“Habemus Papam!” — “We have a pope!” After days of breathless anticipation by Catholics around the world, Cardinal Jean-Louis Tauran appeared on a balcony of St. Peter’s Basilica and uttered the words that precede the announcement of every new pope: “Habemus Papum!” The media has been abuzz ever since about the new Pope Francis, the former Cardinal Bergoglio of Argentina. His selection has been considered noteworthy for being the first Jesuit priest to become pope, the first pope to choose the name Francis, and, most of all, for being the first pope from the Americas. What stood out to to me, though, was not the novelty of all these “firsts” but the relationship between this sense of newness and the role of Catholic ritual that permeated Francis’ selection: from the cardinals sequestering themselves in their conclave to the black and then white smoke billowing from the chimney of the Sistine Chapel to signify that a new pope had been elected. Ultimately, the appointment of the new pope was about this dynamic between tradition and change.
Perhaps it is fitting, then, that the pope was chosen at the same time Jews segue in our cycle of Torah reading to the Book of Leviticus/Sefer Vayikra. Leviticus takes us from the narrative of the Israelite exodus and the foundational moment of revelation at Sinai into the arcane, elaborate, and often hard to penetrate world of ritual sacrifice and impurity. The first two Torah portions in Leviticus, Vayikra and Tzav, offer extensive sacrificial taxonomies, describing with painstaking detail the rituals of the burnt, meal, sin, guilt, and well-being offerings. And the gory details would make even Quentin Tarantino blush: blood being sprinkled about the altar, entrails removed, and on and on. Let’s face it: Leviticus is hard to read and even harder to connect with. How are we to relate to these materials? Is Vayikra obsolete? Unapproachable to modern Jews?
Our Sages of old faced these same questions, but with a good deal more existential angst. Leviticus had served as a priestly manual, instructing the High Priest and his assistants how to perform sacrifices at the Temple. But once the Second Temple was destroyed in 70 CE, sacrifice became impossible. How, then, were Jews supposed to remain Jews? The ancient rabbis, in a brilliant move, took sacrifice and transformed its function into two new modes that would come to define Judaism for the next 2000 years. First, they used the structure of the sacrificial system—its times for sacrifice (daily and holiday) and its liturgical accompaniments (such as the psalms that Levites recited)–to create a new system of daily and holiday fixed prayer. Instead of offering sacrifices as the medium for interacting with God, Jews could pray in synagogues and retain the same (or even better, according to the scholar Maimonides) ability to engage with the Divine.
Second, though there was no longer a need to know the ritual details of the sacrificial system for practical purposes, the rabbis insisted that Jews continue to study Leviticus because the act of studying itself became a proxy for the act of sacrifice. “One who occupies himself with the study of Torah has no need for the burnt offering, the meal offering, the sin offering, nor the guilt offering.” (Babylonian Talmud, Tractate M’nachot 110a) Indeed, nearly the entirety of the Fifth Order of the Mishnah, entitled Kodashim, pertains to Temple worship even though it was redacted several hundred years after the Temple was destroyed. Grappling with our textual tradition and seeking to derive wisdom from it became an end in itself as important as sacrifice was to our ancestors. What the rabbis did, in sum, was to innovate, to radically change Judaism, but to do so through a deep, organic connection to our tradition.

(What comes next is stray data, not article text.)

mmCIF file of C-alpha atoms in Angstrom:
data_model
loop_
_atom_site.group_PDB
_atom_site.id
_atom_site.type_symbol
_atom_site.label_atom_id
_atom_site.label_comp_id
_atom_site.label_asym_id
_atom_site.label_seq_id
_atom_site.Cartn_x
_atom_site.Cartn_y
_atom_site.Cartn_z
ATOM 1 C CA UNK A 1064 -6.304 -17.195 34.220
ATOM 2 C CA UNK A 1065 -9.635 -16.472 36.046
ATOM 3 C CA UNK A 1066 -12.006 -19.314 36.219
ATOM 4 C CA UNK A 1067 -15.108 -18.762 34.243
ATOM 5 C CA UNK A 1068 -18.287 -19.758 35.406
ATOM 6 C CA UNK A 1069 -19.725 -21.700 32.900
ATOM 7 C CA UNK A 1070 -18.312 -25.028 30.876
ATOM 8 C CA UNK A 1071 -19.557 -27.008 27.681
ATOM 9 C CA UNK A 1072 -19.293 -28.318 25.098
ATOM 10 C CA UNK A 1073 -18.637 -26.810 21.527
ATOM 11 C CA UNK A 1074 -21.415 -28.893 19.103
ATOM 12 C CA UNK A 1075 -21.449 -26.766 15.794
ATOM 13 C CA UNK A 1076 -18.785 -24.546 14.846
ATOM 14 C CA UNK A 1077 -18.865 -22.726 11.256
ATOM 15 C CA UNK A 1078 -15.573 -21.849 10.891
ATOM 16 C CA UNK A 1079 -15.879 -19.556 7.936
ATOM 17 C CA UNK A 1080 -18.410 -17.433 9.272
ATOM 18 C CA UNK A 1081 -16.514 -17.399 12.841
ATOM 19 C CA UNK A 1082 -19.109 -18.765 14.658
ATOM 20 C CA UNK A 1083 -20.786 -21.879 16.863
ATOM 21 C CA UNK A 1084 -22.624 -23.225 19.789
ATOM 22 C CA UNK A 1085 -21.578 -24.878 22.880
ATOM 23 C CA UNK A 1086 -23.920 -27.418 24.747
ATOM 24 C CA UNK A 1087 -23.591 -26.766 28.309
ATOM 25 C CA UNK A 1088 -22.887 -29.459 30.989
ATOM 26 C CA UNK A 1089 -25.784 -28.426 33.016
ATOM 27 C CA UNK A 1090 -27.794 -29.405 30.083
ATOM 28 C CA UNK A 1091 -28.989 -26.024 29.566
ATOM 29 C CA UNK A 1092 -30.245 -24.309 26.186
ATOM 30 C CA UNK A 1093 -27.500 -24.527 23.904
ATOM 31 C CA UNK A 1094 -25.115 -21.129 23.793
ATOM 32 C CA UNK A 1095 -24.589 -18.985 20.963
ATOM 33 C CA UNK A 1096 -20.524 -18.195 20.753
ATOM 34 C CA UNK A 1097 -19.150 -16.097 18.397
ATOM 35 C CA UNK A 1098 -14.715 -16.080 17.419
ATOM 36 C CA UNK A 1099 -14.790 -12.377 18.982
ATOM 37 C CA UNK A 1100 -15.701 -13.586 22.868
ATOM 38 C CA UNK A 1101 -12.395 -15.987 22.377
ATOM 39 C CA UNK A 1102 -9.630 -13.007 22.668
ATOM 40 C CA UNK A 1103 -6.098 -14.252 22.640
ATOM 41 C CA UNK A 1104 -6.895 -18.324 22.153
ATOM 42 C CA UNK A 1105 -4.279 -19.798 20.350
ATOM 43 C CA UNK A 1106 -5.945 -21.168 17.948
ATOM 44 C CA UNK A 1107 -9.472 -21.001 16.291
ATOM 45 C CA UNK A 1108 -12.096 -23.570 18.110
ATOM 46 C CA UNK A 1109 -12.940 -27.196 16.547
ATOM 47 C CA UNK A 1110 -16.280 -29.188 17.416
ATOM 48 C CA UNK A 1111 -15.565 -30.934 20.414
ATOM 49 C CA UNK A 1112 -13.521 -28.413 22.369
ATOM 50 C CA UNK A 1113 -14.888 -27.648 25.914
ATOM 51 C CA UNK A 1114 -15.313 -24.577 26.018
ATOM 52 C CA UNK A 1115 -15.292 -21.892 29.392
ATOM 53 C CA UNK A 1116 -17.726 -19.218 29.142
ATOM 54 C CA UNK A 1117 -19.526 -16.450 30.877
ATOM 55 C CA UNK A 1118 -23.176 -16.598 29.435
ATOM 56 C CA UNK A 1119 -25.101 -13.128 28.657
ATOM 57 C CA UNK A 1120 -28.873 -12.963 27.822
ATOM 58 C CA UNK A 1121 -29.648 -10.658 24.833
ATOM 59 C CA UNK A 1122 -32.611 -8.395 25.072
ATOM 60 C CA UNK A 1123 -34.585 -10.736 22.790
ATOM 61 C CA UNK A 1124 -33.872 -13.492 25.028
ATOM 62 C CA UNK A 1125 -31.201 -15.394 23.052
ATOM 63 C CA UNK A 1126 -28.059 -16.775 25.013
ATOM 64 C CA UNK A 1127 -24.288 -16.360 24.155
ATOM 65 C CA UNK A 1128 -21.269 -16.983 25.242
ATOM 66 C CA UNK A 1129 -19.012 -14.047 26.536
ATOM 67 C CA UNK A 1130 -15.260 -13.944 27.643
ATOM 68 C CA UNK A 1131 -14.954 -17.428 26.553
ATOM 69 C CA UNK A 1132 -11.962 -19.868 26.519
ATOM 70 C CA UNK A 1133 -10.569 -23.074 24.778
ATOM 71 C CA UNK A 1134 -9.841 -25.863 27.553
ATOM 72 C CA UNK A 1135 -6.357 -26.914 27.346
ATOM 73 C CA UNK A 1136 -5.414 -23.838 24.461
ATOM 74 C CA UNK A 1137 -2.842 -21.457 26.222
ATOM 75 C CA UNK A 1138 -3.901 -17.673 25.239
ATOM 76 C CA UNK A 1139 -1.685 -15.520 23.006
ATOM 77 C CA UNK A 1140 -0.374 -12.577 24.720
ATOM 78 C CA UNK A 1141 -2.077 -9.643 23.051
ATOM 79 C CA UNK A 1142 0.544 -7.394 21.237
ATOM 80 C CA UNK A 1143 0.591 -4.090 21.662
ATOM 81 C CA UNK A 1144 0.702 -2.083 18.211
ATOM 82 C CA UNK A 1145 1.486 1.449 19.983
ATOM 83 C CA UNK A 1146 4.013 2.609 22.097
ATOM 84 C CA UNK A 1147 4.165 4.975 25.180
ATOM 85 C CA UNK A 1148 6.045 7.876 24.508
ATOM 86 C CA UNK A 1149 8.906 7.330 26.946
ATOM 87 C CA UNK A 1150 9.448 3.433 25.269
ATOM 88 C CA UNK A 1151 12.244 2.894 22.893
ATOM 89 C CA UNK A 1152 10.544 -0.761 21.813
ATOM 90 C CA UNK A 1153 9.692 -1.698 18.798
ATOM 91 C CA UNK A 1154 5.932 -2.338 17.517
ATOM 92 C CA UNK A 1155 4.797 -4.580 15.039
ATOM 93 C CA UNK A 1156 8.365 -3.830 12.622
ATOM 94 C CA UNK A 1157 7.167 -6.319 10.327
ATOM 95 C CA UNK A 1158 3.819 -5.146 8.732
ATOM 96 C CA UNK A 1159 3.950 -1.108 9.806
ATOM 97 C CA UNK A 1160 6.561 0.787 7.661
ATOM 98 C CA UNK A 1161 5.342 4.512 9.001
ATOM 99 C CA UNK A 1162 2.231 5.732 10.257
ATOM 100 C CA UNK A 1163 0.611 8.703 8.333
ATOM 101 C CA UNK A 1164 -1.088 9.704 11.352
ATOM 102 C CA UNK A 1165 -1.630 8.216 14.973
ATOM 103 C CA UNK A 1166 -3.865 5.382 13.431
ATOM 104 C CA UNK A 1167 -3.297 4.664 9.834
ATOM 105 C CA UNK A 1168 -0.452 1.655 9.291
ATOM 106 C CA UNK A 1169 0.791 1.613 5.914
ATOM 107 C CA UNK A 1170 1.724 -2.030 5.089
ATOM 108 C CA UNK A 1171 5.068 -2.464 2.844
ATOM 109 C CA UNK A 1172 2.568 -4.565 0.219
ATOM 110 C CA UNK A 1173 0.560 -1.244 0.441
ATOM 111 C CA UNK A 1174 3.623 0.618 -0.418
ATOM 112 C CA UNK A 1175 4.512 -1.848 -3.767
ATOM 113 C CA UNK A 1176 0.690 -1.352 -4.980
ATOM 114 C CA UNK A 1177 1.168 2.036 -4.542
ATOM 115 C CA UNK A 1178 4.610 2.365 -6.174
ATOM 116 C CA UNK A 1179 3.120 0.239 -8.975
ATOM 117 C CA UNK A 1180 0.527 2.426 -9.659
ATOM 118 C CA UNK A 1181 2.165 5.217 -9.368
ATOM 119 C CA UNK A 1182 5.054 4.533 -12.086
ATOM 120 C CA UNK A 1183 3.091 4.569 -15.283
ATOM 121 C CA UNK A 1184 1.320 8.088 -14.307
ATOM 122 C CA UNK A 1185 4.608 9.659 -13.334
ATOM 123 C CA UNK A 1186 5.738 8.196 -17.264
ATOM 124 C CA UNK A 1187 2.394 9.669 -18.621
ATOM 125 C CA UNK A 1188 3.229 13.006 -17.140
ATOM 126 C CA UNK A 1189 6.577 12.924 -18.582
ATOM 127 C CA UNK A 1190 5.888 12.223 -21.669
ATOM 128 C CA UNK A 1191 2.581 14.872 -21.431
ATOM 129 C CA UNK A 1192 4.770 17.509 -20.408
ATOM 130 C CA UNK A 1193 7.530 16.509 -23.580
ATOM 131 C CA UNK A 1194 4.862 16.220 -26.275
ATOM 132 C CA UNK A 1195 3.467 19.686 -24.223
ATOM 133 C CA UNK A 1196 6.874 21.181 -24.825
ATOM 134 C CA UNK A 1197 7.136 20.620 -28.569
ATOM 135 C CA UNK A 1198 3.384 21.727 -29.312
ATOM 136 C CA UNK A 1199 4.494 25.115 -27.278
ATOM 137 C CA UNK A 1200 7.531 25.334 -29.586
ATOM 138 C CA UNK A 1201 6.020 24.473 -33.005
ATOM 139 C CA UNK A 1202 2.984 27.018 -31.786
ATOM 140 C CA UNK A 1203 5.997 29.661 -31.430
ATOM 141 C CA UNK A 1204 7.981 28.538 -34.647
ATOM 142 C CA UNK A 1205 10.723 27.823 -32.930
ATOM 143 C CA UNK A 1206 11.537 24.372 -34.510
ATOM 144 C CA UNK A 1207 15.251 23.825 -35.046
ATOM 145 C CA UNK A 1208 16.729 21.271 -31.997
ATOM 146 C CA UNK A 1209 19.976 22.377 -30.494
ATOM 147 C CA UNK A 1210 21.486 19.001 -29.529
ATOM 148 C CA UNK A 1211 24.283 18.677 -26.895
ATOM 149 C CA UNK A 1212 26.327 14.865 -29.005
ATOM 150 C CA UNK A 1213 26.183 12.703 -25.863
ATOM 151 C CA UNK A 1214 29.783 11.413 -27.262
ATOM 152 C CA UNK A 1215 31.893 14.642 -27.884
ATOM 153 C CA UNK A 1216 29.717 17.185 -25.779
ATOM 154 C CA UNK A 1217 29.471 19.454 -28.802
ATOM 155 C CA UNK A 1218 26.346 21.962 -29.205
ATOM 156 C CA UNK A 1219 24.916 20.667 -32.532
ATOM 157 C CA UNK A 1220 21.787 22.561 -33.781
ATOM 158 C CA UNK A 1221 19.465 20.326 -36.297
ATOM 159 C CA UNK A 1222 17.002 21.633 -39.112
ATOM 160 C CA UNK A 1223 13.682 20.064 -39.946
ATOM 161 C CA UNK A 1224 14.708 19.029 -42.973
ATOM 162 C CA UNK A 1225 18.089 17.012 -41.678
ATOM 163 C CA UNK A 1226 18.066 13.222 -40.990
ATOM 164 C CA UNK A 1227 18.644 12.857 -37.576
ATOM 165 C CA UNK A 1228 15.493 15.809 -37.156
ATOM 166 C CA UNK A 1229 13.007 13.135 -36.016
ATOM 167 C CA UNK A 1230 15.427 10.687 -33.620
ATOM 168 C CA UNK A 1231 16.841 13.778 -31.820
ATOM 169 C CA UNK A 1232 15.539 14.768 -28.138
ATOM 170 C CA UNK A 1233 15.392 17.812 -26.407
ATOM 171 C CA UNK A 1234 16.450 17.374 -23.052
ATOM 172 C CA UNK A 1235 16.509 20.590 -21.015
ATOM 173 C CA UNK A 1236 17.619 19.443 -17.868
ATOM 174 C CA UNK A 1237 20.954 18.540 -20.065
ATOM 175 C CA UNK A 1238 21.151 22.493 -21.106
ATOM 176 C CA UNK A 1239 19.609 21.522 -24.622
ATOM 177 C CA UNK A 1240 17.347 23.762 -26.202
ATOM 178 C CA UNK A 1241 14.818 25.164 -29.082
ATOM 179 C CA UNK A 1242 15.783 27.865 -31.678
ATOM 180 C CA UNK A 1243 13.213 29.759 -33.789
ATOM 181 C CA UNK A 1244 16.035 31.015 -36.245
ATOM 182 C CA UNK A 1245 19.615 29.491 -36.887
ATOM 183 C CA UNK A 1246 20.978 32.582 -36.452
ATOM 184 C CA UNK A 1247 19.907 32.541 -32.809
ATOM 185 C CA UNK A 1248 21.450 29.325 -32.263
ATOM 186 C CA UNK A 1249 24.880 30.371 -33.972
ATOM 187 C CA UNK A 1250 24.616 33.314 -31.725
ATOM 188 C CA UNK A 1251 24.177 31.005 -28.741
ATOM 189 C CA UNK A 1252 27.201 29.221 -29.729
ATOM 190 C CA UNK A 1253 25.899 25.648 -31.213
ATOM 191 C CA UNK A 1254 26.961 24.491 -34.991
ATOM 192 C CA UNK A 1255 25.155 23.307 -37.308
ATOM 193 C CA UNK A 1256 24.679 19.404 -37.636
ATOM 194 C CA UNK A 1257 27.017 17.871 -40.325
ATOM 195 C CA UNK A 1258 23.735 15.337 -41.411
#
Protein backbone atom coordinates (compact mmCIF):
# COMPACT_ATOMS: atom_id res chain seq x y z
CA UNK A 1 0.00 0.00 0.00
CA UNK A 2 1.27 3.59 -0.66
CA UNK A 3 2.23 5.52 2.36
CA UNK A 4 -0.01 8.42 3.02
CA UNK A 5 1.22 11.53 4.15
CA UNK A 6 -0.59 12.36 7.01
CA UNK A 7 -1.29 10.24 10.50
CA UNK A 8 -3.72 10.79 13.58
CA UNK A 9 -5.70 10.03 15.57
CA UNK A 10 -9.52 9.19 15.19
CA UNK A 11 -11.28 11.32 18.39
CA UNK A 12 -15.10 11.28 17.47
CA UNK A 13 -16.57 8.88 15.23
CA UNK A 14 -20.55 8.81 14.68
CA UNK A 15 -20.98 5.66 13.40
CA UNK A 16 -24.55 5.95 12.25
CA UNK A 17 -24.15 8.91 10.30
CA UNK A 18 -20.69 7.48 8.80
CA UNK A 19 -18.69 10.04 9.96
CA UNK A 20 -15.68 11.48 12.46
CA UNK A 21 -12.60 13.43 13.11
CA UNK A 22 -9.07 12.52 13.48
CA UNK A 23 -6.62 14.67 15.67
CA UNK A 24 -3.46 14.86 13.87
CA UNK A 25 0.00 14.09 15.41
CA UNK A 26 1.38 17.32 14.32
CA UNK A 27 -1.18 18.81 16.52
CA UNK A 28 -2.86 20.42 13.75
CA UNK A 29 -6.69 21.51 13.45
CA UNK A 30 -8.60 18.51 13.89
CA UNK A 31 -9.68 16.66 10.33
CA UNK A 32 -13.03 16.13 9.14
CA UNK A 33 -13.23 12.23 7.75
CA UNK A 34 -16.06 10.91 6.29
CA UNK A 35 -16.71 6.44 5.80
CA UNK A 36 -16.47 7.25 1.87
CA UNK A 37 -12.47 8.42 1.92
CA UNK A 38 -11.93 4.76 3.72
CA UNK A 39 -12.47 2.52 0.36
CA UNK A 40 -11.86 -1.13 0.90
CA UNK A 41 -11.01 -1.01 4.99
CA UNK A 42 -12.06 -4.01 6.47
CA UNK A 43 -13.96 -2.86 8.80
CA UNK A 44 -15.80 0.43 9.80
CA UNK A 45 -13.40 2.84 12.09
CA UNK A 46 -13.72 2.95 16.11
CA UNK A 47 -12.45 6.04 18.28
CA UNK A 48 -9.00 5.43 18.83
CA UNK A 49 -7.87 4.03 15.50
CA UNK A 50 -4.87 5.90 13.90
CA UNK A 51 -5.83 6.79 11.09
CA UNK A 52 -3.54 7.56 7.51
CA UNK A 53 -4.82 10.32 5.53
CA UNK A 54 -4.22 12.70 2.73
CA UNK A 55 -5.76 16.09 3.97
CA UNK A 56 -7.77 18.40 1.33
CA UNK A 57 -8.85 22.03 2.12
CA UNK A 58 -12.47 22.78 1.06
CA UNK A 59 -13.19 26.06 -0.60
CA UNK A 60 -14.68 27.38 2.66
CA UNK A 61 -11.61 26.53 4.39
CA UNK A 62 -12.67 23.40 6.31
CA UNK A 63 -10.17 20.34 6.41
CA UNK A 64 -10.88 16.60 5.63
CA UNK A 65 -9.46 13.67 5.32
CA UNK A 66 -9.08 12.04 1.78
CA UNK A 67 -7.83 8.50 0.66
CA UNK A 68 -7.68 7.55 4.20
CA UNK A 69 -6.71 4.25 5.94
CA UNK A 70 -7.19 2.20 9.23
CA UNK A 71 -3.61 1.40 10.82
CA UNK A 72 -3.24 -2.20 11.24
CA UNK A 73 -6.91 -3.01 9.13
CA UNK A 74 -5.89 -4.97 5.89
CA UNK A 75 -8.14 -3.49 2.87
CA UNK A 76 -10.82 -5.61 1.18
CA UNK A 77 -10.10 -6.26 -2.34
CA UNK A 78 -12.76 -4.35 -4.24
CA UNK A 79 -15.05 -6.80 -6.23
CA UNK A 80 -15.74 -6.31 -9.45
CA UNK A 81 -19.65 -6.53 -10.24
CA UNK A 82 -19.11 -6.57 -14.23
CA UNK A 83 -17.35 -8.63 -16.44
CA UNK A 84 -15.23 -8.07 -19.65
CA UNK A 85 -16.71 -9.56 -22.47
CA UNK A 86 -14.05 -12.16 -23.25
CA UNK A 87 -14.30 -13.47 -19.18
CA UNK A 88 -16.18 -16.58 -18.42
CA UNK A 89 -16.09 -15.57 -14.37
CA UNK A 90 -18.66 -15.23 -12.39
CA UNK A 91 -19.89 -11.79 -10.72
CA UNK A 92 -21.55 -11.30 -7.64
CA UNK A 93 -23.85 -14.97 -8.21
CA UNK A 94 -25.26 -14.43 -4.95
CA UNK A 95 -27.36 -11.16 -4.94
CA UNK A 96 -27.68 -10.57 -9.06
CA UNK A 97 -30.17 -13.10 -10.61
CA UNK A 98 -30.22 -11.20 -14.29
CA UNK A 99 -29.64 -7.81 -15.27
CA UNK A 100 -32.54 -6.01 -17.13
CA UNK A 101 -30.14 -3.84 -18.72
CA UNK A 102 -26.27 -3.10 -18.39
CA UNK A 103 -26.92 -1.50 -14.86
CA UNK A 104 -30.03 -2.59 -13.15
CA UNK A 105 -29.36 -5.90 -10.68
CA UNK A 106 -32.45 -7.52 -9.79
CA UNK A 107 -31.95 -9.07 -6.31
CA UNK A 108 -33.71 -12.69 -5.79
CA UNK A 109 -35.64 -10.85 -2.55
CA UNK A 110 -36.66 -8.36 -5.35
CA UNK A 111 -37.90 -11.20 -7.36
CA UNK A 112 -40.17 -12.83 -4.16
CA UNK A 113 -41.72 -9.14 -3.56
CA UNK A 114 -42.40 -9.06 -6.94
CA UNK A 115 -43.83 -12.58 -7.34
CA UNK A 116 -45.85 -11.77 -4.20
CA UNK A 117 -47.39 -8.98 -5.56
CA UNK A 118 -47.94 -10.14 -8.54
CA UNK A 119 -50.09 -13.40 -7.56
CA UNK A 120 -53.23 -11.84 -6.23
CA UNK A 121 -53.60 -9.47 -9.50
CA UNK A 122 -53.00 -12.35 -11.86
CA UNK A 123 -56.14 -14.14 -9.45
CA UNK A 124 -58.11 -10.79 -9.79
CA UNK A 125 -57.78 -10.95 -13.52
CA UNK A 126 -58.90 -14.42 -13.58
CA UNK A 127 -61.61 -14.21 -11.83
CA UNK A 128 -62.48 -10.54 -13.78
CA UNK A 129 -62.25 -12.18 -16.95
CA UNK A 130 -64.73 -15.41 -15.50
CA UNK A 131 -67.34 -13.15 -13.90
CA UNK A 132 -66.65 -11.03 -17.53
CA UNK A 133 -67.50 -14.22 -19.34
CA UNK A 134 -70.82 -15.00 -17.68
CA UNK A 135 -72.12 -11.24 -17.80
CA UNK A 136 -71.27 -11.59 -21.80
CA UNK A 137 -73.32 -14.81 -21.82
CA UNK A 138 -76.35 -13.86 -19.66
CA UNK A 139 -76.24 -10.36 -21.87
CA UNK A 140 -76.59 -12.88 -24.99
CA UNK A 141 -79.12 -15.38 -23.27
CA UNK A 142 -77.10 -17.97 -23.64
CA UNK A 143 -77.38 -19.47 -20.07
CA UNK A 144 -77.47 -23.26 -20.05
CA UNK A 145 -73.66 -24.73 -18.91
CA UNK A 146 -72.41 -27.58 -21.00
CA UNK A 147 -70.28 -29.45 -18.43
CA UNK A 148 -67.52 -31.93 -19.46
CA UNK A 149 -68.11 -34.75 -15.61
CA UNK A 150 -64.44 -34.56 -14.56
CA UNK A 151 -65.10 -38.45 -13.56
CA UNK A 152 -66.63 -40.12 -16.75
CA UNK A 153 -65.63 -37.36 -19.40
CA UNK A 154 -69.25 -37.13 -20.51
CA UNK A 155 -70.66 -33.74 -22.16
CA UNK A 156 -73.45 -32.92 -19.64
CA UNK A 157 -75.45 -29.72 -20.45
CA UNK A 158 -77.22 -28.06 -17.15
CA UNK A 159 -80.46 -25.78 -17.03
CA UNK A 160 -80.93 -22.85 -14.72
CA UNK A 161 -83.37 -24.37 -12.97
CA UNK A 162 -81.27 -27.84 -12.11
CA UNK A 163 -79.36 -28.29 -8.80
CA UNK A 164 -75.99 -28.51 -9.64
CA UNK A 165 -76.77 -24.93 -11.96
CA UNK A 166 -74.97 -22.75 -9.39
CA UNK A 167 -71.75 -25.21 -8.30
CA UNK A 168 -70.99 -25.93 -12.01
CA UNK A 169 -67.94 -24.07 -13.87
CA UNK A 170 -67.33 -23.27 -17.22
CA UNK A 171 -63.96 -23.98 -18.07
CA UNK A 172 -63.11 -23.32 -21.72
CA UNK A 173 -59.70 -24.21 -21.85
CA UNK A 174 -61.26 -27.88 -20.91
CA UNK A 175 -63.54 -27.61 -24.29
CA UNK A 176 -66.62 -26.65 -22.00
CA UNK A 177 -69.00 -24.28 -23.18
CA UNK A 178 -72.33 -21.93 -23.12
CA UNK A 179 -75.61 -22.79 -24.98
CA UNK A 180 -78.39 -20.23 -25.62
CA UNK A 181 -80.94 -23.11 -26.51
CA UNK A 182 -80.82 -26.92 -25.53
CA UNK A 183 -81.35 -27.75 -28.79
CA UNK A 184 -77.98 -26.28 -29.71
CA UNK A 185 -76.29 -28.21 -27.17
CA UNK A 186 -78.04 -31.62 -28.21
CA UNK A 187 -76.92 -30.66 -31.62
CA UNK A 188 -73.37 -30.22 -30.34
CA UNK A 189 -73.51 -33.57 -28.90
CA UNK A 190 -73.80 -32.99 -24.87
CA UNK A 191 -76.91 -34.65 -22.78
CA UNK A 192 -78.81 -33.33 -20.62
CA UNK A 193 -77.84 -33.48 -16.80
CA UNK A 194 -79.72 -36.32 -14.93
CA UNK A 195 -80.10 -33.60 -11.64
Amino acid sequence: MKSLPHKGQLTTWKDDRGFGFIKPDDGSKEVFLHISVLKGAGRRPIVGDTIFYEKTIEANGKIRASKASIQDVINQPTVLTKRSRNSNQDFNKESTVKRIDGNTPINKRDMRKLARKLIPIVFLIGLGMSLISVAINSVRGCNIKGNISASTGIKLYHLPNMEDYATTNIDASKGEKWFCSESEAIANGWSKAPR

Tradition and change remains the dialectic through which we live our Judaism today. The challenge Judaism addresses, the challenge that faces each of us every day, is to live in the murky waters between tradition and change. If we change too much, giving up aspects of our religion that might not feel important anymore, we risk losing our connection to our heritage. But if we remain too rigid, holding on to rituals and practices just because that’s what our parents and grandparents did, then we risk creating future generations that will be disconnected from, and likely reject, our heritage. What we must do is to follow the lead of our Sages: to push ourselves to engage with our tradition’s rituals and sacred texts so that we can deduce new meanings and new contexts from them, meanings and contexts that will resonate for us in our contemporary lives. It is worth noting that the term “sacrifice” comes from a Latin word meaning “to make something holy.” In Hebrew, the common biblical word for sacrifice is, “korban,” which means “something brought near.” Through our modern-day “sacrifices” of prayer and engaging with our sacred texts, we have the opportunity to draw nearer to God and to embrace holiness.
In some ways, our Catholic friends have it easy. They can rely on a pope to lead them, to be the intermediary between God/tradition and their daily lives. We Jews, however, reject the idea of an intermediary. We are all, in a sense, High Priests. This gives us both the blessing of direct access to the Almighty but also the obligation to do what it takes to gain that direct access. It is my hope and prayer that we will rise to this challenge, creating a vibrant, intelligent, and meaningful Judaism for the 21st century.